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'Wild: Blue' art show explores azure's broad, enduring appeal

'Wild: Blue' art show explores azure's broad, enduring appeal

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Humans have had a special relationship to the color blue, dating back to the ancient Egyptians and dynasties in China, through to modern times, when the Air Force and college sports teams designate specific shades.

The obsession reaches its furthest point with French conceptual artist Yves Klein, who concocted his own variation on the color that he trademarked as "International Klein Blue" in 1957.

The color and the versatility it lends to contemporary artists is the subject of a new group exhibition at the Radius Gallery titled "Wild: Blue."

The "wild" in the title comes from two painters: Tabby Ivy of Bigfork and Amy Brakeman Livezey of Helena. Their work either references the landscape, the West, or both.

The "blue" refers to a long list of 16 potters: Darcy Chenoweth, Ian Childers, Susan Dewsnap, Donna Flanery, Julia Galloway, Maggie Jaszczak, Tom Jaszczak, Steven Young Lee, Melissa Mencini, Jenny Mendes, Doug Peltzman, Joe Pintz, Alison Reintjes, Deborah Schwartzkopf, Lauren Smith and Julia Claire Weber.

Gallery co-owner Lisa Simon said they wanted a way to pair painters with ceramicists, and saw the color as a calming, unified way to do so, without having to adhere to a particular concept.

Livezey's paintings leverage her skills in realist portraiture toward mixed media collage composition. While the composition style has layers of color and abstraction, they remain grounded with imagery, either painted or culled from photographs, of the white settlement of the West.

In particular, Simon noted Livezey's focus on women, whose role is most often minimized or ignored. Not to pigeonhole her work, though. Other paintings seem to reference the West in a more general fashion: In "Regrets," she places a silhouette of two figures on top of a frame house with layers of abstract color. The blue is mostly hidden, most prominent in a photo transfer of a team of horses in the lower right corner, next to an abstracted, river-like curve of muted sage green.

Ivy's series "Reflections" has a counter-intuitive compositional take on the big sky and tree lines. She frames her canvas on the water's reflection of trees and clouds instead of the skyspace. The thick application of paint aids in the rippling disruption of the lake's surface, helping create the shimmering, hallucinatory effect of light on water.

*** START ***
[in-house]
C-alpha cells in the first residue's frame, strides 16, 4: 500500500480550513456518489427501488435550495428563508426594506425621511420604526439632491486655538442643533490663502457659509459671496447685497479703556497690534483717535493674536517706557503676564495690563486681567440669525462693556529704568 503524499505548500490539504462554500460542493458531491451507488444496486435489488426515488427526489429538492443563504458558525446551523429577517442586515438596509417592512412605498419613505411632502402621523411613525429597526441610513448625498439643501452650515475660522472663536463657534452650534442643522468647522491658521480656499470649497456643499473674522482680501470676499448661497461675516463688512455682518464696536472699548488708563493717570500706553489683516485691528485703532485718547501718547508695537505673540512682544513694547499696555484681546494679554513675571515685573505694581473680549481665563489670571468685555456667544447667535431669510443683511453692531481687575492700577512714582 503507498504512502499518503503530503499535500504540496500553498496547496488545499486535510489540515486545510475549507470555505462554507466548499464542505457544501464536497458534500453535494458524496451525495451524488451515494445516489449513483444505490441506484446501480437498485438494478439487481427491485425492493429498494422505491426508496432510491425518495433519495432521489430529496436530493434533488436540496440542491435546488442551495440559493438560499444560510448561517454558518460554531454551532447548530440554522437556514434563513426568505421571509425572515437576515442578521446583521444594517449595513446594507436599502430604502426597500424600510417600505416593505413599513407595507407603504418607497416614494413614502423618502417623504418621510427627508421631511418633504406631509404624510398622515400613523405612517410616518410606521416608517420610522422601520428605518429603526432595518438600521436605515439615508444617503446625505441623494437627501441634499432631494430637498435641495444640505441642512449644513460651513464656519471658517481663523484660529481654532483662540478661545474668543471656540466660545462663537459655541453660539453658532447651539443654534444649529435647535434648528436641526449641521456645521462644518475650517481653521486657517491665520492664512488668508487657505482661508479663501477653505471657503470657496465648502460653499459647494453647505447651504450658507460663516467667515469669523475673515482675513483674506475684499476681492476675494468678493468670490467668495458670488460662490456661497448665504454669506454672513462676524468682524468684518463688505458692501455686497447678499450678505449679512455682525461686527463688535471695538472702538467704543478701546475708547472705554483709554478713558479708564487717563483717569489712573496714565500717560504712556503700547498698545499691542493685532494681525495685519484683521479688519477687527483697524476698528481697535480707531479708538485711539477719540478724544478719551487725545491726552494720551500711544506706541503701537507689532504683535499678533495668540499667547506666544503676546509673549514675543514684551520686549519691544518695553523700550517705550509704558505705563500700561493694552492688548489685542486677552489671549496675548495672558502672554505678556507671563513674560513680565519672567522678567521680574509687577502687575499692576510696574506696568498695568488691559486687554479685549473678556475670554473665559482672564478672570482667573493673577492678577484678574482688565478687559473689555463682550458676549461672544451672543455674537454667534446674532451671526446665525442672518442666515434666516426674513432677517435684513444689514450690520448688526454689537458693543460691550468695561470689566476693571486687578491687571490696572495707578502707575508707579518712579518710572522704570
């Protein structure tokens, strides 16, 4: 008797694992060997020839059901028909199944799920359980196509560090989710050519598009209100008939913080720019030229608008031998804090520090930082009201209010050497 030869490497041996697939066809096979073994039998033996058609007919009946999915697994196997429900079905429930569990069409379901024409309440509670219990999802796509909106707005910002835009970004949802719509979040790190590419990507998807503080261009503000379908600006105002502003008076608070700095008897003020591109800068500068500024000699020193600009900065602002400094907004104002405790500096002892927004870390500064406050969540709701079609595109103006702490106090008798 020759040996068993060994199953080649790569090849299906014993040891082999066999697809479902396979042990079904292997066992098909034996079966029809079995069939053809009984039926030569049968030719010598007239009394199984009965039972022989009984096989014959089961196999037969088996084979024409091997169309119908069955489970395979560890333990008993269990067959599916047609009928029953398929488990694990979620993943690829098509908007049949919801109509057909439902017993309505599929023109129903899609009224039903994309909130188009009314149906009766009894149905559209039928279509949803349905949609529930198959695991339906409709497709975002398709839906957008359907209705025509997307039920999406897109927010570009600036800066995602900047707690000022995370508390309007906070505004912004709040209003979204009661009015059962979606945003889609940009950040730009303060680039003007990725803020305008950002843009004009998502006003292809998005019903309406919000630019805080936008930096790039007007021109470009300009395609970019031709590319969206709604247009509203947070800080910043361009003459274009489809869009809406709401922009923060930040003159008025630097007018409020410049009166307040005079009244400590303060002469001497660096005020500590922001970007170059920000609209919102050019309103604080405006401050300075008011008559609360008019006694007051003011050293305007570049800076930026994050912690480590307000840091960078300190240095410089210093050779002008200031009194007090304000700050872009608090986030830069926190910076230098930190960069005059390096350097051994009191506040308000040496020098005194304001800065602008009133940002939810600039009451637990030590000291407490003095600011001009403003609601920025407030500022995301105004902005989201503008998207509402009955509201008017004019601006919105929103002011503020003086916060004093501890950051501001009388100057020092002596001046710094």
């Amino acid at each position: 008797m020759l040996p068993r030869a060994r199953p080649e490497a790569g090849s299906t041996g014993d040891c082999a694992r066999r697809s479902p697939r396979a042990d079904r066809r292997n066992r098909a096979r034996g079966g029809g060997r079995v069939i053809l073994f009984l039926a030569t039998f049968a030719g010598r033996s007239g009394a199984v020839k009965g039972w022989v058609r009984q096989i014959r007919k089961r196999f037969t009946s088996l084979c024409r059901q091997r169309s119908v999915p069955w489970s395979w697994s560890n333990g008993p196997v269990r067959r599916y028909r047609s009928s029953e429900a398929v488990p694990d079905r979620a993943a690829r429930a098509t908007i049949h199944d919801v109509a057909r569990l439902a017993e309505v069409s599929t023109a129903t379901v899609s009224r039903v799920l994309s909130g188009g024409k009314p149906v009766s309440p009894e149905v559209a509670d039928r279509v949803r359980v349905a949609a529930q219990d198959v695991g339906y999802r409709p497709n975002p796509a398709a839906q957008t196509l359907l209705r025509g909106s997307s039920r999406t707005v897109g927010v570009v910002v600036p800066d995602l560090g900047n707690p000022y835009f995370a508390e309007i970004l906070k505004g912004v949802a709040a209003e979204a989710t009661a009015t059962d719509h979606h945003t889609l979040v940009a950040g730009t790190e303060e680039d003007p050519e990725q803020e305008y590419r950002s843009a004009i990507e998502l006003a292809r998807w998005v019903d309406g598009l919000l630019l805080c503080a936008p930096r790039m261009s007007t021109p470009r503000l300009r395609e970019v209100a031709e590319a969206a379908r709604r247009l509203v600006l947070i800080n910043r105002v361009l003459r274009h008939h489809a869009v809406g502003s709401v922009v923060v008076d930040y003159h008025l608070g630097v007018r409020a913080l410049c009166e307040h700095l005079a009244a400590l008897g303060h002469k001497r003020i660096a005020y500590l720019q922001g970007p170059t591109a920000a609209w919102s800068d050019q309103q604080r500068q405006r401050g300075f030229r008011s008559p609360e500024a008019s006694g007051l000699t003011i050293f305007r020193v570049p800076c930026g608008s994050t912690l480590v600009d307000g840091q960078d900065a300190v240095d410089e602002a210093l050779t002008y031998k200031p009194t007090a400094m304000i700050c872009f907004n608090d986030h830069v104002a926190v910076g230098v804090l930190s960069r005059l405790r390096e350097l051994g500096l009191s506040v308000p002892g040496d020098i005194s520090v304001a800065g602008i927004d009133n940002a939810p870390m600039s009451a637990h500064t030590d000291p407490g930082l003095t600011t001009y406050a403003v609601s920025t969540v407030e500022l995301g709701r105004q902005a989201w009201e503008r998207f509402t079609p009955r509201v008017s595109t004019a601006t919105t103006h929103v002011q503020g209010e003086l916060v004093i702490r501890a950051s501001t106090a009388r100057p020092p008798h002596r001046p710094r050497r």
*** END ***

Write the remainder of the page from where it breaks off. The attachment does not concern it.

Not all the canvases use that reversal. For instance, she has a large-scale impressionist view of a lake, dominated by thick white clouds that mask the pink of a sunset.

One of the potters, Galloway, will give a talk about the history of the color on Thursday, Aug. 2, at 5 p.m.

The University of Montana professor won a national $50,000 grant earlier this year. In part, it's due to a project you can sample in the Radius show: a series of plates depicting animals or plants on the national list of endangered and at-risk species.

The Radius plates are all species present in Montana. Ones recently removed from the list, like the gray wolf, are depicted with a gold background. The others, like the Western glacier stonefly, are set against a reflective silver background, a deliberate choice she hopes will encourage people to think about their own part in the species' recovery. Besides those colors, she relies on the classic combination of porcelain with blue decoration.

She says the color has "real dignity" and "great depth." Despite the color's historical connotations with royalty, she sees a democratic appeal: "Not everybody wears red, but everybody has some blue in their closet."

She uses it because of its long history in ceramics, which bloomed across Asia and Europe and eventually the United States.

"When cobalt shows up on pottery, it has this completely astounding influence on the world," she said.

Elsewhere in the show, Julia Claire Weber matched geometric forms, like triangular handles, with hard-line surface decoration of mountains, also rendered as triangles. She applied the appealing, graphic design-like quality to teapots, cups, vases and a butter dish.

Galloway pointed out the way some artists are subtle in their use and show the color's versatility. She said Tom Jaszczak favored tans and browns in his pottery, but included subtle blue accents. He adorned a large plate with a little indigo flower smaller than the end of a pen; and a tall, narrow cup has a curving blue horizontal line.

Ian Childers employed a crystalline-based glaze that results in blooming organic circles. Darcy Chenowith decorated her cup with phases of the moon in silver.

Lee, the resident artist director at the Archie Bray Foundation for Ceramic Arts in Helena, contributed bowls and plates. He accents them with expertly executed, hand-carved blue lines. On one bowl, the blue gently bleeds downward. A ribbon of teal glaze pools just at base of the bowl.

Nothing in the show looked out of place, and none of the pieces seemed "forced," as a show, about say, yellow or pink, might feel, perhaps another testament to the place the color holds in the imagination.

"Blue is such a beloved color," Galloway said. "Maybe the most popular color."

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